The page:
Try These 4 Unique Eateries in Japan!

Try These 4 Unique Eateries in Japan!

We all love food, don’t we? I bet a lot of us are huge Japanese food lovers, as well! I assume we’re all also experts on the types of Japanese food out there, so that’s why this article isn’t about that at all. We’re actually here to look at the various types of Japanese eateries you should definitely give a try. Other than your standard ramen-ya (ラメン屋, ramen shop) and kaitenzushi (回転寿司, conveyor belt sushi), there are actually loads of other types of eateries. . 

In our Season 4 Episode 3 of the Nihongo Master Podcast, we guided you through 4 unique types of Japanese eateries you can find in Japan. But don’t worry, we’ve got you covered in this blog post as well. 

Take note, and keep in mind to pop by these places when you’re travelling to Japan! 

Izakaya, The Japanese-style Pub

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The first on our list is the izakaya (居酒屋). These are traditional Japanese-style pubs that are the best place to go to if you’re looking for cheap drinks and snacks. They are essentially Japanese taverns and you can find one just about anywhere. Even the neighbourhood districts have a handful of their own local izakaya.

The name literally translates to “stay alcohol shop”, so traditionally, this was a place where you could just sit around and drink. Unlike some other places where they try to “turn tables” by rushing customers out, in an izakaya, they won’t ever do that. It’s literally in their name and the basic Japanese etiquette. You’re allowed to just chill and have a couple of beers.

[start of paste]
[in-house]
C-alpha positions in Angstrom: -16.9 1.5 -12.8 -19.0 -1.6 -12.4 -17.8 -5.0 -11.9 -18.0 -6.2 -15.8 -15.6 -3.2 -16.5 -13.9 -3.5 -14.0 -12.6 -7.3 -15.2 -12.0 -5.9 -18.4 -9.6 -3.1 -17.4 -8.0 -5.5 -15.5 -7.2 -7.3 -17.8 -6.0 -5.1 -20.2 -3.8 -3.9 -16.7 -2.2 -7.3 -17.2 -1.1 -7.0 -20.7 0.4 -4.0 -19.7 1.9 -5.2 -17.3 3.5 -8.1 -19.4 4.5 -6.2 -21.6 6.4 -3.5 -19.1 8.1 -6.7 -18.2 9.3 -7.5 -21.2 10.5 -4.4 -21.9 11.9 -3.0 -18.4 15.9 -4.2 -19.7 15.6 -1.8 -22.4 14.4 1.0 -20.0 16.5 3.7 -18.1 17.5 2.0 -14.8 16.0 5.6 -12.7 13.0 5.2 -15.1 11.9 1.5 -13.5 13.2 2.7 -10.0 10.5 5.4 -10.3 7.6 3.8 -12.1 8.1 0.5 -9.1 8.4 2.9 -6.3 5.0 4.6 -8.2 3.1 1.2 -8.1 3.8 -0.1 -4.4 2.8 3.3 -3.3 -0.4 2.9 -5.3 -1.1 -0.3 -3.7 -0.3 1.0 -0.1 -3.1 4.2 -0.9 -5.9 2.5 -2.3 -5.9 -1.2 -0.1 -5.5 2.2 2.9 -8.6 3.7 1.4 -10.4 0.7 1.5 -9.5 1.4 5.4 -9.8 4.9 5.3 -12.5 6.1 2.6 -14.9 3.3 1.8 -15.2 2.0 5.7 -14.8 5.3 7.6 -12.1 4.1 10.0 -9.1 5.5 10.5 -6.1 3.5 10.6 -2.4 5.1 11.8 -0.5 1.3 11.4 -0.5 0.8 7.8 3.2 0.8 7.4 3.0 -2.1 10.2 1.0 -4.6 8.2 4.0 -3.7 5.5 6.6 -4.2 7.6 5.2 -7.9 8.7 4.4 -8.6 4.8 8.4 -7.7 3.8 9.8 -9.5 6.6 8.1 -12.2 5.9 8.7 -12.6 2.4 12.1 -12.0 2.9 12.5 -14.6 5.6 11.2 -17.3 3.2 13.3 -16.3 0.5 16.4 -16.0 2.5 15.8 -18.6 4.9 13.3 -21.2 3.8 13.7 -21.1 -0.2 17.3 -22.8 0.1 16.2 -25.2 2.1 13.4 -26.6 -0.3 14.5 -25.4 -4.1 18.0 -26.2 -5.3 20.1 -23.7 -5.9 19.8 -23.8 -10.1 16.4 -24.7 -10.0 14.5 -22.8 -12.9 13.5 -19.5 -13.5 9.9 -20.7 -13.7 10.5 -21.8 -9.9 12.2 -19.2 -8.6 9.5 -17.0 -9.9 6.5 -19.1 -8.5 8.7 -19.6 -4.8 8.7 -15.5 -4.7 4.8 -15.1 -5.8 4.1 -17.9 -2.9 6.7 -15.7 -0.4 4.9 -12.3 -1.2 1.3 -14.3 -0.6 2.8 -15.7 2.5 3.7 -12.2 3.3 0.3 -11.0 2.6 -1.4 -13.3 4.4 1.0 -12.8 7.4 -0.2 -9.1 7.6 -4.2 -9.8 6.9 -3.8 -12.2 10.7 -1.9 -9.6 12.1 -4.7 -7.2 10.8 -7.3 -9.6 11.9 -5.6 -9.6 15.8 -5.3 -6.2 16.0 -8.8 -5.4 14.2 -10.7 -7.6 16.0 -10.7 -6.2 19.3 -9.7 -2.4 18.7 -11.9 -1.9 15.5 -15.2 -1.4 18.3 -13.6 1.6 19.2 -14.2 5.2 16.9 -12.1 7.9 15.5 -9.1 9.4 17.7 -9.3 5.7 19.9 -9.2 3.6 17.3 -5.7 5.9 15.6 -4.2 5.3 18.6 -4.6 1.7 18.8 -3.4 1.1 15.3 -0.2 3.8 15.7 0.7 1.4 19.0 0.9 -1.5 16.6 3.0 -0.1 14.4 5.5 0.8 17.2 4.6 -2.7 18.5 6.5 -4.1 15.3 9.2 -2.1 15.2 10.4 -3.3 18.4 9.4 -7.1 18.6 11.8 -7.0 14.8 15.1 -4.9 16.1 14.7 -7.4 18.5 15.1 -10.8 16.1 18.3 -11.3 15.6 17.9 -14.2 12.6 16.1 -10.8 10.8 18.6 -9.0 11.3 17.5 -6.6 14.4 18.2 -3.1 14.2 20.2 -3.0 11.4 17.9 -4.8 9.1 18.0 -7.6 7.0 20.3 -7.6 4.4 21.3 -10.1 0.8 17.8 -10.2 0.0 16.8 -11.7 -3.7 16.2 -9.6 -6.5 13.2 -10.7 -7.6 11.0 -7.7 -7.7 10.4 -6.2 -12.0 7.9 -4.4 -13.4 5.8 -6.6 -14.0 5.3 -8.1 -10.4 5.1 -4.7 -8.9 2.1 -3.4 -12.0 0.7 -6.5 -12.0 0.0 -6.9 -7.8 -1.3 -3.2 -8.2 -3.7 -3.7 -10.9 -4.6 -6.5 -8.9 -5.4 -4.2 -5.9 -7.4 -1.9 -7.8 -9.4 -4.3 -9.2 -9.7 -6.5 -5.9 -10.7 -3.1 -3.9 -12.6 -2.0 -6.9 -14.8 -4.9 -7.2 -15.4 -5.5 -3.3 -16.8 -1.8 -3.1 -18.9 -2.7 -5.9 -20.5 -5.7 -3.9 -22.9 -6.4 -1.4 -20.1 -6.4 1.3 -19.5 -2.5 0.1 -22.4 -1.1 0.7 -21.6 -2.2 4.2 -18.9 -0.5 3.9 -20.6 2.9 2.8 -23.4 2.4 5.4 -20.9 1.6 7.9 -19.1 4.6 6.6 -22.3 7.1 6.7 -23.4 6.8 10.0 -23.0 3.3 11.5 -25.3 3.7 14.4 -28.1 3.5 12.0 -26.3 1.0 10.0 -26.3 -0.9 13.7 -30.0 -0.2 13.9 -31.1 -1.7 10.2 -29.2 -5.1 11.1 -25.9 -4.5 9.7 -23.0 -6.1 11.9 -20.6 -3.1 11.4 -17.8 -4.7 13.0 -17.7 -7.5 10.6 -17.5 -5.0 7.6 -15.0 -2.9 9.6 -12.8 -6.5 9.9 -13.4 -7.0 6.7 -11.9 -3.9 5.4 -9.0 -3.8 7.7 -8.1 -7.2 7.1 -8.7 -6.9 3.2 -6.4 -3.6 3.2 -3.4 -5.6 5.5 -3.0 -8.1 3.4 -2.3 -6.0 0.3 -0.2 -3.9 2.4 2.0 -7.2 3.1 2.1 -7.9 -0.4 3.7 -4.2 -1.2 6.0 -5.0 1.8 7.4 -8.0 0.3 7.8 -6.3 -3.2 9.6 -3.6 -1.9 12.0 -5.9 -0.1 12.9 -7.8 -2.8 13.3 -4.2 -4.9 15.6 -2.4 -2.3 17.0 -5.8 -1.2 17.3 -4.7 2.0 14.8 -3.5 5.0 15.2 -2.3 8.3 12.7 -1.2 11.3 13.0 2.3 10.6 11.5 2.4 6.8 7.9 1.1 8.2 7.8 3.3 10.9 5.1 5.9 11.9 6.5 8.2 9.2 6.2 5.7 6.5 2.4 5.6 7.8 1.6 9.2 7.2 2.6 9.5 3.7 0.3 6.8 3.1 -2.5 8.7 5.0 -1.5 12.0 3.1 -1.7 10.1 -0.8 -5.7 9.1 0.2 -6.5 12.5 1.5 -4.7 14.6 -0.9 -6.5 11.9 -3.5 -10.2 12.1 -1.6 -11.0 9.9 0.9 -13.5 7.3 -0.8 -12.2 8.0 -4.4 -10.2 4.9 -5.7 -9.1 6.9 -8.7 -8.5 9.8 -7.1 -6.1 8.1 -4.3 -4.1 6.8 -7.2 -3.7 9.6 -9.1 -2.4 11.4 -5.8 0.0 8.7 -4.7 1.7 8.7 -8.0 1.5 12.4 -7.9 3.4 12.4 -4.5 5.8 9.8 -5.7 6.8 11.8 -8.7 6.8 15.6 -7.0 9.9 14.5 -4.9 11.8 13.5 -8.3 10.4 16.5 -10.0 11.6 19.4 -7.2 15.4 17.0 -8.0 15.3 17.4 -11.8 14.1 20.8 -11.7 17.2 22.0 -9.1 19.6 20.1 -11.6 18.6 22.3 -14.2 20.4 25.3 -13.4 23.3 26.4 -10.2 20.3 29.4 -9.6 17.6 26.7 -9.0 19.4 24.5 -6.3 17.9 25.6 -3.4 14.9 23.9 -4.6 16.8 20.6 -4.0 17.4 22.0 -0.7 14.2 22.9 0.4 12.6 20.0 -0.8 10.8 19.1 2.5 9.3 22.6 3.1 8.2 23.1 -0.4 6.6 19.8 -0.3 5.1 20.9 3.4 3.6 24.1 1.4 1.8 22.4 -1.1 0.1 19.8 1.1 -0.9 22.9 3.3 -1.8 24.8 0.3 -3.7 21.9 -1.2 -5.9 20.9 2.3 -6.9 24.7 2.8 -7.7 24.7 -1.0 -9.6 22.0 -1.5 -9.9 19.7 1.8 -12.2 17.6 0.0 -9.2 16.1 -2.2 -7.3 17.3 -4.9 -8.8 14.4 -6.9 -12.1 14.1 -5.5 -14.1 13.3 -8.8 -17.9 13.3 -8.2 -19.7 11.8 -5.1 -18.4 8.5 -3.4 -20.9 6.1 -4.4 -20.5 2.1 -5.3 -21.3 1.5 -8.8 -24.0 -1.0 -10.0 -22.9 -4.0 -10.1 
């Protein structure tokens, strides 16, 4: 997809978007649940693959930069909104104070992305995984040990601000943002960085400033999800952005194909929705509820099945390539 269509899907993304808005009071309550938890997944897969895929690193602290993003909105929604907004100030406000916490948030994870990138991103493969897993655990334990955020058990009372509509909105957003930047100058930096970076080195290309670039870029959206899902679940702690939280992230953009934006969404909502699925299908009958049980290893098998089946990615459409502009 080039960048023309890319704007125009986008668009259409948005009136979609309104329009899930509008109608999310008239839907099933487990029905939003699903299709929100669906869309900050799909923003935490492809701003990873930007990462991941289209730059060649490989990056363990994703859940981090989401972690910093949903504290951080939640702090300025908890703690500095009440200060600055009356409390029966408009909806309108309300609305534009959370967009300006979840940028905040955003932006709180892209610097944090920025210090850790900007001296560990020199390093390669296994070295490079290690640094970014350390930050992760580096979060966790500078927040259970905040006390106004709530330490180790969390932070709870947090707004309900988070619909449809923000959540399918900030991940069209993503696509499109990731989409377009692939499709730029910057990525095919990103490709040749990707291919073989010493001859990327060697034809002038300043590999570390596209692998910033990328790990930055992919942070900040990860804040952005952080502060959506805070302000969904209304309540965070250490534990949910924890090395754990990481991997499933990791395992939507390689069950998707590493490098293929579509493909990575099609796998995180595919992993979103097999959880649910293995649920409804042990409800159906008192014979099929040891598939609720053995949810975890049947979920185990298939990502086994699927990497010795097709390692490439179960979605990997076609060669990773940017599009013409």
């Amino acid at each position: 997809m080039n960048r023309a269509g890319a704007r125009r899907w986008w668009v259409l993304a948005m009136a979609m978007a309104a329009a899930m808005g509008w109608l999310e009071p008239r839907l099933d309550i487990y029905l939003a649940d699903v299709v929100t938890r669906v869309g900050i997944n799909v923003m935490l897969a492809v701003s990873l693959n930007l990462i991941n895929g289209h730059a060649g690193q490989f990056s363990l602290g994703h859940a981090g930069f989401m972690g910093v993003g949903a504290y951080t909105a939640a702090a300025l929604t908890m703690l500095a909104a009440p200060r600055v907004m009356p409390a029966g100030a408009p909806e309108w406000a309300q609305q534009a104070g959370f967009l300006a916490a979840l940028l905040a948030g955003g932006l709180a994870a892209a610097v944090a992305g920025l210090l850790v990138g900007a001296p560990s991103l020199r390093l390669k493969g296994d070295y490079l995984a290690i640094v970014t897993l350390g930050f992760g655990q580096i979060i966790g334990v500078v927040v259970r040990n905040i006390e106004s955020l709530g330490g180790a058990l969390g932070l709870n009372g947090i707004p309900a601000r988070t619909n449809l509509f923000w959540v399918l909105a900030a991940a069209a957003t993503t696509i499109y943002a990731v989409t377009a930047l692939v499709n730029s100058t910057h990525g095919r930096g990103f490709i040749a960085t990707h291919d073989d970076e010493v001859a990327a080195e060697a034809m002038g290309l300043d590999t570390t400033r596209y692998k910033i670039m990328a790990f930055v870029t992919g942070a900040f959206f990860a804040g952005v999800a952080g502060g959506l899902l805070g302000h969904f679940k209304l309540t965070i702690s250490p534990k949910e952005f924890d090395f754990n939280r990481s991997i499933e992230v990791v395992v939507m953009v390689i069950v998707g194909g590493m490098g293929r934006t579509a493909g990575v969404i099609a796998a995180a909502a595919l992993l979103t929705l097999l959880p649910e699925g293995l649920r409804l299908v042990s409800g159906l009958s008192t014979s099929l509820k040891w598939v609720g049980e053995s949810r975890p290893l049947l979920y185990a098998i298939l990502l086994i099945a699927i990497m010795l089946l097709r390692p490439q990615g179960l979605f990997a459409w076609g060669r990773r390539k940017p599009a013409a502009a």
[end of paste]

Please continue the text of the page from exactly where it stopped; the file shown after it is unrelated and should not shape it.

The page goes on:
The most common type of food that you usually get at an izakaya is yakitori (焼き鳥), which are meat skewers. And if I must say so myself, they go great with a beer or cocktail. But if you don’t fancy that, there are other side dishes like chips and a small portion of noodles.

Ryotei & Kappo

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This next type of Japanese eatery is a lot more traditional than the previous: the ryotei (料亭) and kappo (割烹). 

A ryotei (料亭) is typically a high-end restaurant where guests can savour washoku (和食, Japanese cuisine) in private tatami rooms. Some ryotei date back to the early 17th century! Every little detail in the room is taken into account, from architecture to the decoration. Back in the day, this type of restaurant was used for feudal lords to meet with trusted subordinates in private. Even now, businessmen and politicians would have banquets and hold meetings behind the ryotei’s closed doors.

Kappo (割烹) literally translates to “cutting and cooking”. At a kappo restaurant, you usually sit at a bar counter and can observe the chef’s preparation. You can make special requests for what dishes you want or go for the “omakase” (お任せ), which means you leave it up to the chef to decide.

There’s a level of exclusivity for some ryotei and kappo restaurants. Sometimes, you can’t walk in or make reservations. You have to be invited by someone who’s already an existing guest.

Cook-It-Yourself Eateries